in the darkness at first and they
didn’t see me – then – “Have you
been waiting for us?” – and hugs
and laughter and so glad you’re
home – gently emerging into the
here and now – and a paperclip
– Mom’s special signal to me –
in the driveway. I pick it up and put
it in my pocket. I will add it to my
paperclip collection once I’m inside.
All together again.
– Karen Molenaar Terrell

Love, Help Me to Be

My biggest challenge right now is myself. I guess that’s always my biggest challenge, isn’t it? Stay kind, Karen. Stay true. Keep loving. Look for ways to bring humor to those in desperate need of a good laugh. Don’t hate. Never hate. Be wise – but don’t be cynical. Be discerning – but don’t be cruel.

Love, help me be what you need me to be.
Amen.
– Karen Molenaar Terrell

(Photo by Karen Molenaar Terrell.)

The Second Hundred Years: “I’m a Spry Old Man”

Excerpt from The Second Hundred Years: Further Adventures with Dad:

“I’m a Spry Old Man”
August 22, 2018

I’ve been traveling and Dad and I haven’t seen each other for almost two weeks. Dad hears I’m at his home and quickly comes shuffling out of his room…
Dad: Karen!
Karen: Daddy! I missed you!
Dad: I missed YOU!

We give each other a tight hug and then sit down at the kitchen table to look at cards he’s received while I was gone. After he’s done reading cards, we put his mountaineering hat on his head and Dad and I head out for a drive in my intrepid little Ford Fiesta stickshift, Rosalita Ipswich O’Molenovich.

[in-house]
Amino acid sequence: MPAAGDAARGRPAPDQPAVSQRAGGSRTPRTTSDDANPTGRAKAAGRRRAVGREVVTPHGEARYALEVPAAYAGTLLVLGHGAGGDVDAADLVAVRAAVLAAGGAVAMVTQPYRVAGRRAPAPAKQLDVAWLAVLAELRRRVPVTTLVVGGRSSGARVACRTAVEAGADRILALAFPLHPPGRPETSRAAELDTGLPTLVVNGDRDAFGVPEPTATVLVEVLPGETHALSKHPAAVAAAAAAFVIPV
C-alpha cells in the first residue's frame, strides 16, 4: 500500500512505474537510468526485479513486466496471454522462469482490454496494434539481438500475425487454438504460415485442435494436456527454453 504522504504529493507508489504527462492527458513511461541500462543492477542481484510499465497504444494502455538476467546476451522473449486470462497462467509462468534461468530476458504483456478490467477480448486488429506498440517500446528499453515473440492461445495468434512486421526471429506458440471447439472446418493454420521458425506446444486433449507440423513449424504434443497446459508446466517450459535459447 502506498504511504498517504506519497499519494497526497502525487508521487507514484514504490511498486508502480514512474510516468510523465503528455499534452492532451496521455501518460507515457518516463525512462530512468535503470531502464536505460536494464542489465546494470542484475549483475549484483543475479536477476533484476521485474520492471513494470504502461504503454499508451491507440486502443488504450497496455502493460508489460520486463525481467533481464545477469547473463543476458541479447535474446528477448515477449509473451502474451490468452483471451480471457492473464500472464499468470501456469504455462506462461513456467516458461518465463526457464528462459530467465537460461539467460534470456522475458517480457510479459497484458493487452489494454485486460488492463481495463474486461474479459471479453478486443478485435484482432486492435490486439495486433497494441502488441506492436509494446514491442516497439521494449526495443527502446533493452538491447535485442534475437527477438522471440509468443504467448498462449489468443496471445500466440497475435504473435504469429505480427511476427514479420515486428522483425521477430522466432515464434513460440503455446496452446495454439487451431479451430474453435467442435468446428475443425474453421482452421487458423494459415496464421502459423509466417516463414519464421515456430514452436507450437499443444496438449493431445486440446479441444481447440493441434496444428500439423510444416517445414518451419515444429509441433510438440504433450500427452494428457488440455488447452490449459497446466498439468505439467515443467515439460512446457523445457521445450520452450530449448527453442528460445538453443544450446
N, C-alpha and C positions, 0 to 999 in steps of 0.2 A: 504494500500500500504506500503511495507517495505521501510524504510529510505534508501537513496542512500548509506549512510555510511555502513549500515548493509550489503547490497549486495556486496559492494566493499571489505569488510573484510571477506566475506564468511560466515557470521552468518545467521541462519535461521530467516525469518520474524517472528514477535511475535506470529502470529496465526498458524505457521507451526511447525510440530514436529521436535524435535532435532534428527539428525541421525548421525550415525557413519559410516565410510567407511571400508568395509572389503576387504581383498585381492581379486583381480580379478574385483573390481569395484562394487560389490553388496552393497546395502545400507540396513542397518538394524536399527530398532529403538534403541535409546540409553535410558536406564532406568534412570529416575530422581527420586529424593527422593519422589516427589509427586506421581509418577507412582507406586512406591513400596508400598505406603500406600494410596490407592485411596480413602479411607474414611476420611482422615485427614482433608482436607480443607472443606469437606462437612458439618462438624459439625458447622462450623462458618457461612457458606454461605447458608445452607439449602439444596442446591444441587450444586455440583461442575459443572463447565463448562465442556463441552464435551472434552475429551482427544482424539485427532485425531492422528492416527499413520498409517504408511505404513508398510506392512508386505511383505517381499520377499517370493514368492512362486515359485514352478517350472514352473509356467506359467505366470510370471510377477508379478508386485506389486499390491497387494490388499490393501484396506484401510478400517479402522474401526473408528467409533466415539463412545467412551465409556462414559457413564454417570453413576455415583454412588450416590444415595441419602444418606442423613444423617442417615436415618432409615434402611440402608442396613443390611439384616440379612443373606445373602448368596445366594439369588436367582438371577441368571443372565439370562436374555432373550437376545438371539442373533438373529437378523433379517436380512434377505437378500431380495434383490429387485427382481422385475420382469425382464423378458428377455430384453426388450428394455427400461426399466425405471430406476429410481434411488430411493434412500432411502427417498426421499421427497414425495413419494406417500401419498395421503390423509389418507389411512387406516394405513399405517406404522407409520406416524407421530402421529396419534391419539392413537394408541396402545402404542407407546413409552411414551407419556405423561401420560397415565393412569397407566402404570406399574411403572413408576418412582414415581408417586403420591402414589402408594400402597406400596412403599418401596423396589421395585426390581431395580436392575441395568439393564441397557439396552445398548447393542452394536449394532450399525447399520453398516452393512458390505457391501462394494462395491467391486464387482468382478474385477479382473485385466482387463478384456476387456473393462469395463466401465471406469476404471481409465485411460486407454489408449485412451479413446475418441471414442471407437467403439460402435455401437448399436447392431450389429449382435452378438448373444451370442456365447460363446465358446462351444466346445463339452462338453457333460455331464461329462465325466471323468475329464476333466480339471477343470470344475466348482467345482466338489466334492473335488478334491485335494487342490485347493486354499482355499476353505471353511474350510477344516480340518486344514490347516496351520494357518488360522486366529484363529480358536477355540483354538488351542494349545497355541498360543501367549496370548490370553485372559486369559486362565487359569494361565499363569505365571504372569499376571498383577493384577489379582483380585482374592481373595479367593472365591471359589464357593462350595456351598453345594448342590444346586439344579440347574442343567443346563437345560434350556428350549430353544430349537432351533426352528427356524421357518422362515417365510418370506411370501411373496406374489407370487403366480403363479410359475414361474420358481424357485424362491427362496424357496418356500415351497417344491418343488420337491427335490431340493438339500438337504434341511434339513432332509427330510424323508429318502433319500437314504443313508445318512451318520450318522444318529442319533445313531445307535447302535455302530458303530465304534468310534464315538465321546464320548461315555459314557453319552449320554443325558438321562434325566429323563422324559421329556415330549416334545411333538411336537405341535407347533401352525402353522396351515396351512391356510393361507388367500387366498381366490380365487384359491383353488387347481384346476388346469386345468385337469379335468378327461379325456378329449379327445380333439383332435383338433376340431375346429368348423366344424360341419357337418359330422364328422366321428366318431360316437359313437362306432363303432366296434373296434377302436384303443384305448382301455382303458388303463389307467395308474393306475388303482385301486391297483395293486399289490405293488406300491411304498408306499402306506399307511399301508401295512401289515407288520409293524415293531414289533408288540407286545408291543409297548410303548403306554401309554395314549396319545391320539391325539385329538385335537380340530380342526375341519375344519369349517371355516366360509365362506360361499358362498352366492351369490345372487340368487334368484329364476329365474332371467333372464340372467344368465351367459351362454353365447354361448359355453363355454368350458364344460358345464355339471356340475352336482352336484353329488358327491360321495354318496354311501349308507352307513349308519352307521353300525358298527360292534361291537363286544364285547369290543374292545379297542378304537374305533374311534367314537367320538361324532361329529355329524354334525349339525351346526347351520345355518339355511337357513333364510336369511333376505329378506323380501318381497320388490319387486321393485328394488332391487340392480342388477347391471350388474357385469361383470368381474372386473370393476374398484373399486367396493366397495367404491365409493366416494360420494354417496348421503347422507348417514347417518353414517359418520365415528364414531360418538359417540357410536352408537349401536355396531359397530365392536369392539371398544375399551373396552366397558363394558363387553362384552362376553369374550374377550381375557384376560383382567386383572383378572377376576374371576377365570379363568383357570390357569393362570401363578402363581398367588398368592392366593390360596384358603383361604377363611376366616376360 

Dad: I’m lucky to have a daughter who takes me on drives.
Karen: I enjoy taking you on drives!
Dad: These drives are the highlight of my life.
(I pat his knee and tell him I like them, too.)
We drive for a while, past fields and barns, Dad’s head turning as he catches glimpses of things that interest him.
Dad: This is beautiful country.
Karen: Yes, it is. It’s really smoky right now, though, from the forest fires.
Dad: Where are the fires?
Karen: Washington, Oregon, California, Canada. This whole part of the country is burning up…
Dad: Are these fires caused by lightning or are they man-made?
Karen: (Thinking.) Both, I think.
Dad nods.
A little later…
Dad: I can smell the smoke.
Karen: Yeah, it’s pretty thick, isn’t it?
Dad nods.
Later still…
Dad: It’s good to get out into the real world.

I drive us on back roads and byways and eventually end up at Bayview Park. Dad recognizes being here before. He feels up for a short walk to a bench and we sit there in companionable silence for a while – just gazing together out at the tidelands and the seabirds. Then I ask him if he’d like me to get him a breakfast sandwich and a root beer float and he thinks this is a good idea. So we get off the bench and make our way back to the car – my hand under Dad’s elbow. He is moving at a good clip…
Dad: I’m a spry old man.
Karen: Yes, you are.
We drive to the Sisters Espresso – where Dad decides to get a vanilla milkshake instead of the float.

After he gets his sandwich and shake, I ask him if he’d like to come to my house for a while and he nods his head yes. He tells me he’s not up for watercolor painting today, though – “You have to be in the right mood for that.” He sits at the dining room table for a while – finishing his sandwich and his shake. Scott and Sam the Wonder Dog appear. Sam comes into the dining room to greet Dad. Dad says, “Hi Sam,” and reaches out to pet her. “She remembers me,” he says, happy to know she’s not forgotten him.

About half an hour later I ask Dad if he’s ready to go home now, and he nods his head yes. He’s looking a little tired. Getting in and out of cars is hard work when you’re 100 years old. We get him buckled back into Rosalita Ipswich O’Molenovich and return him to his home.
Karen: I love you, Daddy.
Dad: I love you, Karen